Mainstream Egyptologists maintain that after Sneferu’s reign, his son Khufu took the throne. Immediately afterward, he commissioned what would become the most impressive of all Egyptian pyramids. Believed to have been built with more than 2.3 million stone blocks and a total weight of around 6.5 million tons, the Great Pyramid of Giza is the jewel of ancient Egyptian pyramid building.
Its size and height are perhaps hard to grasp, but even more so is its accuracy. Egyptologists maintain that the base of the Great Pyramid of Giza is level to within just 2.1 centimeters (under 1 inch); the average deviation of the sides from the cardinal directions is 3’6” of arc; the greatest difference in length of the sides is around 4,4 centimeters (1.73 inches).
Why such phenomenal precision was embedded within the Great Pyramid of Giza has troubled experts for decades.
Mark Lehner maintains that for the pyramids’ royal designers, such exactitude may have been imbued with symbolic and cultic significance that now eludes us. However, a more practical explanation is that it may have been a response to the architectural disasters that builders went through during the construction of the Bent Pyramid at Dahshur.
Interestingly, the Pyramid’s precision was unmatched by their cosmic precision.
The ancient North Star
Scholars theorized that a star now referred to as Thuban may have served as the north star for the ancient Egyptians.
Today, according to NASA, this ancient North Star is, in fact, a pair of stars that eclipse one another.
Precisely this binary system may have been of great importance to the ancient Egyptians.
Thuban can be easily spotted on a clear night sky, located right between the bowl of the Little Dipper and the handle of the Big Dipper.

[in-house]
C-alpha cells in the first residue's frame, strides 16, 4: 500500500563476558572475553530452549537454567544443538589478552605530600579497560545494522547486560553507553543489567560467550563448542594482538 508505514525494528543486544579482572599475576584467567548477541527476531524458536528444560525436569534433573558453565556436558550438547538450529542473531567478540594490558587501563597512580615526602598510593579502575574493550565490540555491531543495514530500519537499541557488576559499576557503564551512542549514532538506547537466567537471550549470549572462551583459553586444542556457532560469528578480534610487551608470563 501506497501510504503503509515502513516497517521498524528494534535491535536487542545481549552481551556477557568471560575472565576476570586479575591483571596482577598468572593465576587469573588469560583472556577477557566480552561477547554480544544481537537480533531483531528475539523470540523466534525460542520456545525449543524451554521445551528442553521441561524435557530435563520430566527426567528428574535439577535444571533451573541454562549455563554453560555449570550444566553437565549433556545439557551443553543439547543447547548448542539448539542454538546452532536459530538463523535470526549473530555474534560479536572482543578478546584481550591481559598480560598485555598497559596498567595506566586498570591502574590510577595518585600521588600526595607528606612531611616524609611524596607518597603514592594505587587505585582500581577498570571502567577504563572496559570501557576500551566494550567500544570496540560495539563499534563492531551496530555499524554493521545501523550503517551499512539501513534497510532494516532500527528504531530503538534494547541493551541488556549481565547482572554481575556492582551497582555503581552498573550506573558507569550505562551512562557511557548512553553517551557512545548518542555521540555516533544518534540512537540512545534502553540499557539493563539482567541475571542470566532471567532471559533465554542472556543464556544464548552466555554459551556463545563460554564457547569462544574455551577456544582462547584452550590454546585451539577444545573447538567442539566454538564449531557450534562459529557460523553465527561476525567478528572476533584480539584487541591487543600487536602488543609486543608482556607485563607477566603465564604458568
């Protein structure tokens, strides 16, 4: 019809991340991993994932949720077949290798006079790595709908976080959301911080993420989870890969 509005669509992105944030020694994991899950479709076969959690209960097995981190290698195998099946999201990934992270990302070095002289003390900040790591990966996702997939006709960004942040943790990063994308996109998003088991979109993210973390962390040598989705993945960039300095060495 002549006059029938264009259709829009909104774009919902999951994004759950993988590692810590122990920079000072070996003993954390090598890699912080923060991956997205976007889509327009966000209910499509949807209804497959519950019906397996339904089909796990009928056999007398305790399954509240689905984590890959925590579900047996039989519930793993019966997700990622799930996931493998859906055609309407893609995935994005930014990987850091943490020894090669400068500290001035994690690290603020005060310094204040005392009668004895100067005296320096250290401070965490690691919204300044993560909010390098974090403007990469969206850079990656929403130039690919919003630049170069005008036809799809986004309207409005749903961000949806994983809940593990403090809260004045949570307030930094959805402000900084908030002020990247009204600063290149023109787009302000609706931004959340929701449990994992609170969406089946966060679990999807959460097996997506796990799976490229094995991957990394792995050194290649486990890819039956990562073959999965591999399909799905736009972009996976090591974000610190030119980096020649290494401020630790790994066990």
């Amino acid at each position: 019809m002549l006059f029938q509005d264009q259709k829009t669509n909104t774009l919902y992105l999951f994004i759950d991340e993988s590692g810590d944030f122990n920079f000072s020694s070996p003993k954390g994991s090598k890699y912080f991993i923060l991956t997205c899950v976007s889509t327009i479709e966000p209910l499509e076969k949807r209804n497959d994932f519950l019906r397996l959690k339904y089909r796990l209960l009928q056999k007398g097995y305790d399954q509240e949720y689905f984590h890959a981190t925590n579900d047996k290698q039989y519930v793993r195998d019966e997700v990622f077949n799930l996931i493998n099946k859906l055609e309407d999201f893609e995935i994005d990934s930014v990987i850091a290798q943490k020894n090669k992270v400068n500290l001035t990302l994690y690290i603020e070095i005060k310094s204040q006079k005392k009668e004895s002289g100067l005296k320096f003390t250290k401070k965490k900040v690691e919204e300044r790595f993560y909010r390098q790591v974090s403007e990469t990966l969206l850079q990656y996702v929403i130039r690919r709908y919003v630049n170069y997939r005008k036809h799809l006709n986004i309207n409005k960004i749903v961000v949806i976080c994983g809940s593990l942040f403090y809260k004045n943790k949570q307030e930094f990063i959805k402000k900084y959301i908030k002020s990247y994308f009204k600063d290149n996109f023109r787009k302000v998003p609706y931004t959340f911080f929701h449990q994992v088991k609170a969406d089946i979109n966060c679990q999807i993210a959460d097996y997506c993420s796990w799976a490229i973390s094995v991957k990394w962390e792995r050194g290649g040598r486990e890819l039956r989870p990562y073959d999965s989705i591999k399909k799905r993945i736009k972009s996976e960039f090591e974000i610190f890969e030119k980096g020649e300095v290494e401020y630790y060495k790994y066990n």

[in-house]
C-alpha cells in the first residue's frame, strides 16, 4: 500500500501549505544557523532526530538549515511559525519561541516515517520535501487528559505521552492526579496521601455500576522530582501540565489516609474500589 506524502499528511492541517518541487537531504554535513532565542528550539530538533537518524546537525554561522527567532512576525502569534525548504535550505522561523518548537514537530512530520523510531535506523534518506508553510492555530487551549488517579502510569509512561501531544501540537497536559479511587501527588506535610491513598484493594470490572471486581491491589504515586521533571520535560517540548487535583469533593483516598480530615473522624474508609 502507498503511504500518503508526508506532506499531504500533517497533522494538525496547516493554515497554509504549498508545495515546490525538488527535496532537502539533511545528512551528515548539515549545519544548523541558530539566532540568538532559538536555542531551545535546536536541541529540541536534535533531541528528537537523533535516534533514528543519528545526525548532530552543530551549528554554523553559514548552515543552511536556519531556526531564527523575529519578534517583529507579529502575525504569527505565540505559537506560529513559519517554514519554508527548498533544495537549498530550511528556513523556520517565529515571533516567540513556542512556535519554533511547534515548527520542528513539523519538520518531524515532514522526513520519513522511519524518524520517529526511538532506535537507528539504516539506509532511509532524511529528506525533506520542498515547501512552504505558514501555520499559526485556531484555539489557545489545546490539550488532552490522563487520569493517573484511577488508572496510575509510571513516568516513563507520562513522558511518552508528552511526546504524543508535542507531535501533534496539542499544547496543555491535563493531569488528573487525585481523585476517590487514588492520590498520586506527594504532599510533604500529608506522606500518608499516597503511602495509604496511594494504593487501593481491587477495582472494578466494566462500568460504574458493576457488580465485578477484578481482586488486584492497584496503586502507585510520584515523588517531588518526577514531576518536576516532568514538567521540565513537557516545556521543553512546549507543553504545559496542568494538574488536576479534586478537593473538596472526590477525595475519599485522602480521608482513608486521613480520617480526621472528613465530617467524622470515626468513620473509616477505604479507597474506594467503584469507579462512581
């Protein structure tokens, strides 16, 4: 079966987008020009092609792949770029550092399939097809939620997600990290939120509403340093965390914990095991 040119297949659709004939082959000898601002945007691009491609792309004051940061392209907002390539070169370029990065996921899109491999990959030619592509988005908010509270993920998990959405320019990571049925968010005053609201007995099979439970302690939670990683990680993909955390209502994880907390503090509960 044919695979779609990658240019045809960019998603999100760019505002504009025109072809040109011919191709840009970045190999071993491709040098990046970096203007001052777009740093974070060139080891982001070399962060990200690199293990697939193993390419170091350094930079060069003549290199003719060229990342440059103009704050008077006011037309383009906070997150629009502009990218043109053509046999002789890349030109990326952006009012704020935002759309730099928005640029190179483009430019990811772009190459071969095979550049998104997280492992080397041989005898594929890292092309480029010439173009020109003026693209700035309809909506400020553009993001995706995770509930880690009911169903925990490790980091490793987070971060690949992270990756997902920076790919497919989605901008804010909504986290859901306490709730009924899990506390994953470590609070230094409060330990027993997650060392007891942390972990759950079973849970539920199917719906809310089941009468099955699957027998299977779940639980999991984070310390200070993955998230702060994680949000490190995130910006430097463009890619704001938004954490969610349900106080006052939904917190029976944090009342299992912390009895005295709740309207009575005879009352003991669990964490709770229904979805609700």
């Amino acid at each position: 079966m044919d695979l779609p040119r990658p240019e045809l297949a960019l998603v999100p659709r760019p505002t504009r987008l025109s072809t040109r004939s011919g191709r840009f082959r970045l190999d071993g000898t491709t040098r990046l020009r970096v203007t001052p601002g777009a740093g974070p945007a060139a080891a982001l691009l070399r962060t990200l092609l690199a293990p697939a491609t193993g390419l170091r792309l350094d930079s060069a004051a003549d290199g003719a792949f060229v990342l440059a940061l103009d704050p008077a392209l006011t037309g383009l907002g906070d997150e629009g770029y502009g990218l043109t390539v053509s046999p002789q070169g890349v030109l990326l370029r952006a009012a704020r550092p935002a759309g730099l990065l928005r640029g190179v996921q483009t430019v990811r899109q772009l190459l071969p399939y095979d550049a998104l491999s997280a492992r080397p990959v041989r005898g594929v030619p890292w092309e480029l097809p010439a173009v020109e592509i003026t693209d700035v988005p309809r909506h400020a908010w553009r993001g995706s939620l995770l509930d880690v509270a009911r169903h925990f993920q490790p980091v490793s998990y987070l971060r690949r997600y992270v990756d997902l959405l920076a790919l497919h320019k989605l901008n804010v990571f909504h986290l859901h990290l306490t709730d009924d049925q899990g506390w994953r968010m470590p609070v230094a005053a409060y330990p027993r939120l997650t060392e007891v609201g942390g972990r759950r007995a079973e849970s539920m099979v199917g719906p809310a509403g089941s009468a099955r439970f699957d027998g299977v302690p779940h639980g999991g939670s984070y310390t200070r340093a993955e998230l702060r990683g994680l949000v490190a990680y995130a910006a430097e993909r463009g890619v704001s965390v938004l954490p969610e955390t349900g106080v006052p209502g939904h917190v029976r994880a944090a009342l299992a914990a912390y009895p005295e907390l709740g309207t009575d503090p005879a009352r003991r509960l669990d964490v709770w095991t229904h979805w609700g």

Ancient Egyptian astronomers probably held the star(s) in high regard in ancient times.
Astronomers and modern scholars suggest that some 4,700 years ago, as the Egyptians of the Third Dynasty were building the first pyramids, Thuban—an extremely bright star— was likely the axis around which all other stars seemed to spin when observing the night sky.
Therefore, it is why some scholars argue the pyramids of Egypt were erected to directly point towards Thuban, denoting its importance in ancient Egyptian cosmology.
4,700 years later, the North Star is Polaris, a much brighter star than Thuban, located to its right. This is because Thuban’s position has changed over time due to the tilt of Earth’s axis and where it points to. In other words, since Earth’s axis wobbles and shifts over time, the North Star is now Polaris and not Thuban.
Also known as Alpha Draconis, the star is located around 270 light-years from Earth, in the constellation of Draco. The Star, which is actually a binary system, was observed by NASA’s Transiting Exoplanet Survey Satellite (TESS), thanks to which astronomers found that and its fainter companion star eclipse, or pass in front of each other from Earth’s perspective, every 51.4 days at an average distance of about 38 million miles apart.
When the pyramids of Egypt were built—during Djoser’s reign—the star which was clearly visible to the naked eye was the closes star located near our planet’s geographic north pole; precisely where Earth’s axis of rotation intersects with the surface.